NOTE: There are other credits available to eligible taxpayers. Since many qualifications and limitations apply to the various tax credits, you should carefully check your tax form instructions, and talk with your tax preparer.


Top Ten Facts about the Tuition and Fees Deduction Back to List of Tax Tips

The Tuition and Fees deduction of up to $4,000 is available to help parents and students pay for post-secondary education. Below are ten important facts about this deduction every student and parent should know.

  1. You do not have to itemize to take the Tuition and Fees deduction. You claim a tuition and fees deduction by completing Form 8917 and submitting it with your Form 1040 or Form 1040A.
  2. You may be able to claim qualified tuition and fees expenses as either an adjustment to income, a Hope or Lifetime Learning credit, or – if applicable – as a business expense.
  3. You cannot take the tuition and fees deduction on your income tax return if your filing status is married filing separately.
  4. You cannot take the deduction if you are claimed, or can be claimed, as a dependent on someone else's return.
  5. The deduction is reduced or eliminated if your modified adjusted gross income exceeds certain limits, based on your filing status.
  6. You cannot claim the tuition and fees deduction if you or anyone else claims the Hope or Lifetime Learning credit for the same student in the same year.
  7. If the educational expenses are also allowable as a business expense, the tuition and fees deduction may be claimed in conjunction with a business expense deduction, but the same expenses cannot be deducted twice.
  8. You cannot claim a deduction or credit based on expenses paid with tax-free scholarship, fellowship, grant, or education savings account funds such as a Coverdell education savings account, tax-free savings bond interest or employer-provided education assistance.
  9. The same rule applies to expenses you pay with a tax-exempt distribution from a qualified tuition plan, except that you can deduct qualified expenses you pay only with that part of the distribution that is a return of your contribution to the plan.
  10. IRS Publication 970, Tax Benefits for Education, can help eligible parents and students understand the special rules that apply and decide which tax break to claim. The publication is available at IRS.gov or by calling 800-TAX-FORM (800-829-3676).

Tax Benefits for Job Seekers Back to List of Tax Tips

Did you know that you may be able to deduct some of your job search expenses on your tax return?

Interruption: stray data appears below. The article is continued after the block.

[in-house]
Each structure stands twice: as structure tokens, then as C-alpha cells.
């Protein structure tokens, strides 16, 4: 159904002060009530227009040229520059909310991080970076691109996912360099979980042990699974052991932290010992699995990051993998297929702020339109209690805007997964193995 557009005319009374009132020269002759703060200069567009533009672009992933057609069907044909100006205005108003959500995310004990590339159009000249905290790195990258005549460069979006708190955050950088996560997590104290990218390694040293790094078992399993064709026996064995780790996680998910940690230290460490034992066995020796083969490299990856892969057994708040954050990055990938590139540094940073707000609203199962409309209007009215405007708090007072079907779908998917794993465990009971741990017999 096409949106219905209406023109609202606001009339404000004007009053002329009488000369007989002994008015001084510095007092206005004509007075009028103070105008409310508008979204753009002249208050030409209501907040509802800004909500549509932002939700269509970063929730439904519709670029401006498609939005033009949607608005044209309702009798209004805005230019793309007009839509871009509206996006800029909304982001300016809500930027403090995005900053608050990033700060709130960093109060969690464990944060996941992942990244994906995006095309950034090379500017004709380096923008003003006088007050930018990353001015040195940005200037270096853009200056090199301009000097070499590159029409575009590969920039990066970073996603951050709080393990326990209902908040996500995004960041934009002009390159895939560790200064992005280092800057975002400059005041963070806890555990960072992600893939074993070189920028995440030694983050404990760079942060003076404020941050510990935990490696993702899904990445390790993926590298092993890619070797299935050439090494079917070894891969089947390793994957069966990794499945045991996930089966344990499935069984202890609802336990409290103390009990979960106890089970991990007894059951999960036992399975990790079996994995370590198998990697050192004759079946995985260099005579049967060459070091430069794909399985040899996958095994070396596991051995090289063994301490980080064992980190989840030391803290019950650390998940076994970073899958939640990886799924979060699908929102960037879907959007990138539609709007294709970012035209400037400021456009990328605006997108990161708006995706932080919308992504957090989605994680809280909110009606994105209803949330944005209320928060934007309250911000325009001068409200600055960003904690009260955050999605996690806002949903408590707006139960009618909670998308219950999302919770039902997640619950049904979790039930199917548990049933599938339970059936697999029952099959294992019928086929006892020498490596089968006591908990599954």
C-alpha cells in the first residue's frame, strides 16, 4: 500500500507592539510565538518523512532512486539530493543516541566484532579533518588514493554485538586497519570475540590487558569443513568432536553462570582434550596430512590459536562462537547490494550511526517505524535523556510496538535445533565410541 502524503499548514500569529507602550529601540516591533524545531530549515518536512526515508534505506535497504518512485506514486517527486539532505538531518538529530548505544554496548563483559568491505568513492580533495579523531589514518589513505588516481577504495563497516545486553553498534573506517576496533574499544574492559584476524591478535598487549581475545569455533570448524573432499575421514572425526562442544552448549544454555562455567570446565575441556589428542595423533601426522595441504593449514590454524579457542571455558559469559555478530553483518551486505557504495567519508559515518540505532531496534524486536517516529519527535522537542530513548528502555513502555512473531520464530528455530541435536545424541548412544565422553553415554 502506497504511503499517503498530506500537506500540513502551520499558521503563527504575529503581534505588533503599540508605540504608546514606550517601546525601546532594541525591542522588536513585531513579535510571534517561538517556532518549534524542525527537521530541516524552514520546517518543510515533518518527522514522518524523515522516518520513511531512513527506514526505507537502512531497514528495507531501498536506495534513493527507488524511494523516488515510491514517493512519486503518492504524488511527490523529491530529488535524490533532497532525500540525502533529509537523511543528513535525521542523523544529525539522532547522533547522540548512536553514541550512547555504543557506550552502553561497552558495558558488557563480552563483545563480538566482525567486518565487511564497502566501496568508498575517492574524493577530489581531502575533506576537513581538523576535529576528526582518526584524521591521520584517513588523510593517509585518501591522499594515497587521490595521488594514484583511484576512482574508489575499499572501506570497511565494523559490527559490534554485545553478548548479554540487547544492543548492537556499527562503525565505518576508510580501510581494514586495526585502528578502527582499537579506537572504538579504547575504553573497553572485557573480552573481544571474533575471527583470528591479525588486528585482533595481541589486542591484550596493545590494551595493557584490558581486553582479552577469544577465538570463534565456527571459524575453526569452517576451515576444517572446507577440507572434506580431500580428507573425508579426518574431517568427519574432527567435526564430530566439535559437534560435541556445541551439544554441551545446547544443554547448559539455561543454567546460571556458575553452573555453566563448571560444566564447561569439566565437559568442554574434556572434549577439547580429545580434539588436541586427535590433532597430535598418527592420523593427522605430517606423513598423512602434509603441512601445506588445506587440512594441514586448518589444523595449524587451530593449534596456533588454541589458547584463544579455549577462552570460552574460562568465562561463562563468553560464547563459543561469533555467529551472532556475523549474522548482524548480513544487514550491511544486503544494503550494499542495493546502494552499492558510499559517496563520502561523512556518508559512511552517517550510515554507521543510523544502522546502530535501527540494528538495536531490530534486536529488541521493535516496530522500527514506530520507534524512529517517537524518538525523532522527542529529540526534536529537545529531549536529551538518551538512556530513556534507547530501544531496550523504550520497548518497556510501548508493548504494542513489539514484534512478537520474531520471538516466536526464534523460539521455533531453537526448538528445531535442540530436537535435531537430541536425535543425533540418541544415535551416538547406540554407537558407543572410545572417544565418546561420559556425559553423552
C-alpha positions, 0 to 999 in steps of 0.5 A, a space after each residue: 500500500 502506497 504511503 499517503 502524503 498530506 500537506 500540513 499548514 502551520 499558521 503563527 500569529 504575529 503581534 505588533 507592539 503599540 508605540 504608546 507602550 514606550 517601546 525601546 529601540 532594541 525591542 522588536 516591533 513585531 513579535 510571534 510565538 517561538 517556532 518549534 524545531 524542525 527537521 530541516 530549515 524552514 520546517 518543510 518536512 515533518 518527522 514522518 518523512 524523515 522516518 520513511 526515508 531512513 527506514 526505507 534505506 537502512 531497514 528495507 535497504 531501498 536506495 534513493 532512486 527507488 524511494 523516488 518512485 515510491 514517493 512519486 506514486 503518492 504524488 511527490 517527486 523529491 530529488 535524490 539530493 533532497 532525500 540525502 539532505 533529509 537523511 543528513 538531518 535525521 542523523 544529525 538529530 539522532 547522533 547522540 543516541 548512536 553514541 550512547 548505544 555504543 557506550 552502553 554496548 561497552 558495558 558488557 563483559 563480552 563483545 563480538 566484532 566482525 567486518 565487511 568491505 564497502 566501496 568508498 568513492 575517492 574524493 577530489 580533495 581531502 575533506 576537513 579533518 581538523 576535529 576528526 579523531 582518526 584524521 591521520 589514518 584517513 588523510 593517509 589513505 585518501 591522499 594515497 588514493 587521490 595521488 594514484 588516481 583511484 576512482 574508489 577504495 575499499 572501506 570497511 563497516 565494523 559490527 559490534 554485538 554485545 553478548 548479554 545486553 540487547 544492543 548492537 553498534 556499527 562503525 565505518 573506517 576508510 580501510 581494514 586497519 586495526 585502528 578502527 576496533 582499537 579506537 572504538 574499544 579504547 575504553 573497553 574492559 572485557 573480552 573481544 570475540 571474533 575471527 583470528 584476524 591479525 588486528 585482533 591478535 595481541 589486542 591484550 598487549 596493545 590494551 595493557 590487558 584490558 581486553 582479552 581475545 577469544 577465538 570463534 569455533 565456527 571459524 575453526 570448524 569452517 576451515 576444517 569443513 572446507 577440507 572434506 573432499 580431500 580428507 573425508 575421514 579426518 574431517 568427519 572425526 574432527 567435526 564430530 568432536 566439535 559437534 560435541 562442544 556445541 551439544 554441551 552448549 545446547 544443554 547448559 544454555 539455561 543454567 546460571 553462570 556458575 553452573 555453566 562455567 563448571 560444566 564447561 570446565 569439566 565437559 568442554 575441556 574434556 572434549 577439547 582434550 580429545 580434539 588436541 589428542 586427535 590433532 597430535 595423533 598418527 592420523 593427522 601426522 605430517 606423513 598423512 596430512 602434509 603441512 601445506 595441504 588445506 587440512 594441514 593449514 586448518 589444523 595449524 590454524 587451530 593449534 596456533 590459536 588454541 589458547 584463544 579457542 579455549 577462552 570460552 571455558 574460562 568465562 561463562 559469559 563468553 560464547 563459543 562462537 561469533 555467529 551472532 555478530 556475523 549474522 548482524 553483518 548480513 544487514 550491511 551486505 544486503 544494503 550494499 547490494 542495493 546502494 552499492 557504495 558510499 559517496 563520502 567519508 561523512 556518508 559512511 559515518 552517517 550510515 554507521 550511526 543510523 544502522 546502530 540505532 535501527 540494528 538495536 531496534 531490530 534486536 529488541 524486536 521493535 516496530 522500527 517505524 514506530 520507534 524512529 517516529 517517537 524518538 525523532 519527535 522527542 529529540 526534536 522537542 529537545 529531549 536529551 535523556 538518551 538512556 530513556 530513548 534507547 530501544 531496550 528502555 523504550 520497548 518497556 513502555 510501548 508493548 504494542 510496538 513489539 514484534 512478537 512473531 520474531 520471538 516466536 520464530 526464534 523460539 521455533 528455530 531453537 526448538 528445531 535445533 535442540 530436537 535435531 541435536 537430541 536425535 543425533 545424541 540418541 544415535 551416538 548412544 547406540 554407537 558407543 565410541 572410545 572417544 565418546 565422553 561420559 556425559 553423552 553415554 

Many taxpayers spend time during the summer months updating their résumé and attending career fairs. If you are searching for a job this summer, you may be able to deduct some of your expenses on your tax return. Here are six things the IRS wants you to know about deducting costs related to your job search.

  1. To qualify for a deduction, the expenses must be spent on a job search in your current occupation. You may not deduct expenses incurred while looking for a job in a new occupation.
  2. You can deduct employment and outplacement agency fees you pay while looking for a job in your present occupation. If your employer pays you back in a later year for employment agency fees, you must include the amount you receive in your gross income up to the amount of your tax benefit in the earlier year.
  3. You can deduct amounts you spend for preparing and mailing copies of your résumé to prospective employers as long as you are looking for a new job in your present occupation.
  4. If you travel to an area to look for a new job in your present occupation, you may be able to deduct travel expenses to and from the area. You can only deduct the travel expenses if the trip is primarily to look for a new job. The amount of time you spend on personal activity compared to the amount of time you spend looking for work is important in determining whether the trip is primarily personal or is primarily to look for a new job.
  5. You cannot deduct job search expenses if there was a substantial break between the end of your last job and the time you begin looking for a new one.
  6. You cannot deduct job search expenses if you are looking for a job for the first time.

    The material contained in this website is provided for general information purposes only and does not contain a comprehensive analysis of each item described. Before taking (or not taking) any action, readers should seek professional advice specific to their situation. No liability is accepted for acts or omissions taken in reliance upon the contents of this website.